In The Place Between - Conclusion

by Sheila Luecht

Holocaust Days of Remembrance begin April 7 - 14, 2013. Yom Hashoah


This is the window inside the creative mind, how history, dreams and life converge in my world. 

Sometime ago I had a dream. Here is what I first wrote about it…


I have been putting off starting this today. I awoke last night with one of those vivid dreams, where I can see things and I am crafting the story to go with it. Well here goes, I am not sure this is a children's book, but it is about children. Children of the Holocaust.


The train arrived and we were all ordered out. It was hard to be here because I was alone. I didn't know anyone. I was supposed to be somewhere else, but someone had done something terribly wrong to my parents and me and I was here. My name is Anna Horazy. I am a Hungarian Jew. In our country we didn't get rounded up and treated badly because of the Nazis for a very long time. It was only close to what would be the end of the war  that things began to change for us and it got so terrible. Then we were being rounded up and sent away, just like every other Jew in Europe. My parents bribed someone to send me out of the country. They went into hiding and sent me away. I was going to go on the Hungarian — Swedish version of the kinder transport. Those had long ended in the rest of Europe, which should have raised a warning flag to my parents. The man was dropping names like Raoul Wallenberg, whom my parents knew had gotten some Jews out so they thought this was legitimate. It came through friends who had sent their children away too. I stopped blaming my parents; I just missed them too much. The first part of the journey seemed authentic enough, but then it took a dark turn. One night we were waiting, a small group of us children, and instead of our next contact arriving, we found we had been betrayed. The woman with us turned out to be a part of it and the next thing we knew, we were being deported on a train to a camp.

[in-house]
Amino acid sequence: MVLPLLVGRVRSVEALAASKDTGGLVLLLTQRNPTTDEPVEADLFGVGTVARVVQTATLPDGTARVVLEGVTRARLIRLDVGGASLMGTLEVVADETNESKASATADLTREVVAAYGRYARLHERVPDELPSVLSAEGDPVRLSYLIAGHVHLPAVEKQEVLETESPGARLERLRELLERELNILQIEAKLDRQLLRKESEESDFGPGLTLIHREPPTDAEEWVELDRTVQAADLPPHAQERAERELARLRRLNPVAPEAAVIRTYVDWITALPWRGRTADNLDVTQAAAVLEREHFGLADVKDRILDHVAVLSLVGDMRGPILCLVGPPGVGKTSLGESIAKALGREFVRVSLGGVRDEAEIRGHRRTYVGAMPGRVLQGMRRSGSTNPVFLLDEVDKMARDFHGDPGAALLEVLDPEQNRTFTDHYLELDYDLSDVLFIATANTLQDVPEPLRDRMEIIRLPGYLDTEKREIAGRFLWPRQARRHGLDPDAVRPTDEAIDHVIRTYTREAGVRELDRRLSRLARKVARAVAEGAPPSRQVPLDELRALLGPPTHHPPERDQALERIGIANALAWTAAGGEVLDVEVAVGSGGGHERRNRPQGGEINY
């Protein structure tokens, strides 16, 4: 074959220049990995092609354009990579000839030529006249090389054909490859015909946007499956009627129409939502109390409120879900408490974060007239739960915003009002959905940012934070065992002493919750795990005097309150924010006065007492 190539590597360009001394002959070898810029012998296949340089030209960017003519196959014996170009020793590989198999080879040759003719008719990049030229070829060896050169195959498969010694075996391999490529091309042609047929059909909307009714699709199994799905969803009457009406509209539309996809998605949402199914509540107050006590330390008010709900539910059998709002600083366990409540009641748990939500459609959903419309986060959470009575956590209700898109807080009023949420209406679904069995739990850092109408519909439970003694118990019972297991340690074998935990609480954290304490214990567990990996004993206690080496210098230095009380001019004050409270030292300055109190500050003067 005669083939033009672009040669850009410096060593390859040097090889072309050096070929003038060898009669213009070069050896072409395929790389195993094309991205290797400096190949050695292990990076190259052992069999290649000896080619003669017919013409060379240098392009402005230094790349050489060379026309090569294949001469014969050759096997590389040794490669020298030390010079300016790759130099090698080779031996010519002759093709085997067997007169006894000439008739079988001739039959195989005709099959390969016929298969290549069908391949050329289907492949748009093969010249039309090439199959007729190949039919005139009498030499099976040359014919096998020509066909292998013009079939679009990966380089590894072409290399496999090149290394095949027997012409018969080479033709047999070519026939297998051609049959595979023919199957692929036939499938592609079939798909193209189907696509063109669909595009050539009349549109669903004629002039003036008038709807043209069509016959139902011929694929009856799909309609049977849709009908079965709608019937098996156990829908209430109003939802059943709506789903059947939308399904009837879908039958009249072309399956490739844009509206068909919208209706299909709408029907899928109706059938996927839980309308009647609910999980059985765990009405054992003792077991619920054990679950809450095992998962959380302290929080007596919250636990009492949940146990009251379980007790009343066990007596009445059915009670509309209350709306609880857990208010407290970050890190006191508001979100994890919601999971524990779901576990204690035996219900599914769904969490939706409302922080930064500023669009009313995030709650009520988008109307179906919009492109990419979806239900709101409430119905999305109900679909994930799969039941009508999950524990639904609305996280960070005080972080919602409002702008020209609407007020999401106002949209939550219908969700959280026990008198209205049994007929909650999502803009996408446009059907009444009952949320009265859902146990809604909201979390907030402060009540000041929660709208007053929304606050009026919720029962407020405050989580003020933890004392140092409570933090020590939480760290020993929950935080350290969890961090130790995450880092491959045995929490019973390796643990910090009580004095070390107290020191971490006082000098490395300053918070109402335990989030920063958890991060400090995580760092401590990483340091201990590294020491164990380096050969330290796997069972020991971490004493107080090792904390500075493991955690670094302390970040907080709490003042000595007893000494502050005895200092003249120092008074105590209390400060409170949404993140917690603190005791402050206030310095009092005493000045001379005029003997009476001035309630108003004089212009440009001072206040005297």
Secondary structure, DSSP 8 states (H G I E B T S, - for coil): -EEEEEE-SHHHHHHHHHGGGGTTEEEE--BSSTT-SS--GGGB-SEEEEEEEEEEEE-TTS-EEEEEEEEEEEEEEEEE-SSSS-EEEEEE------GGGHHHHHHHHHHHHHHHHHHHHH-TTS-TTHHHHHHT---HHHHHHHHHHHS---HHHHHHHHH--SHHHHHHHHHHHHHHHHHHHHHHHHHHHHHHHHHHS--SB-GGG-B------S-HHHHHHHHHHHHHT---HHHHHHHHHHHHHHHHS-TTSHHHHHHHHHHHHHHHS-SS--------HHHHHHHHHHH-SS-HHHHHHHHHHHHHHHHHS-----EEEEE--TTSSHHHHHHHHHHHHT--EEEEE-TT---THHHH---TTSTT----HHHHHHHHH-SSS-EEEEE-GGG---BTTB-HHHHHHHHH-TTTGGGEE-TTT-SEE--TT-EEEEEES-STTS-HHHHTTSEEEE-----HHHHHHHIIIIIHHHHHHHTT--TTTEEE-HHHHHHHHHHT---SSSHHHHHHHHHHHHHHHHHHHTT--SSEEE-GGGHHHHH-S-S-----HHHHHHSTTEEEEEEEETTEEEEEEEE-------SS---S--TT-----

So there I was. Starving, tired, with some other kids, who didn't know me, and dressed like I was going on a trip with my name hidden in my clothes and money too. We got into a divided line, the men going one way, the women and children and old people the other way. Some women got picked to stand with the men, some men got sent to stand with the women. In a few minutes we were marching over to the showers to disinfect, before we would be sent to our sleeping quarters.


You know what happened. You heard about it. We were considered unuseful to the Nazis and were gassed in those shower rooms. It was all over so quick; I had hardly a chance to understand. I really did not feel anything because before it was over, I, being small, was crushed to death by those scrambling to avoid the gas. I was suffocated by them falling on top of me. I don't know, but I think this was lucky for me. I was not terrorized, it was all over too quickly for me. What I do remember, I black out and just remember what happened next.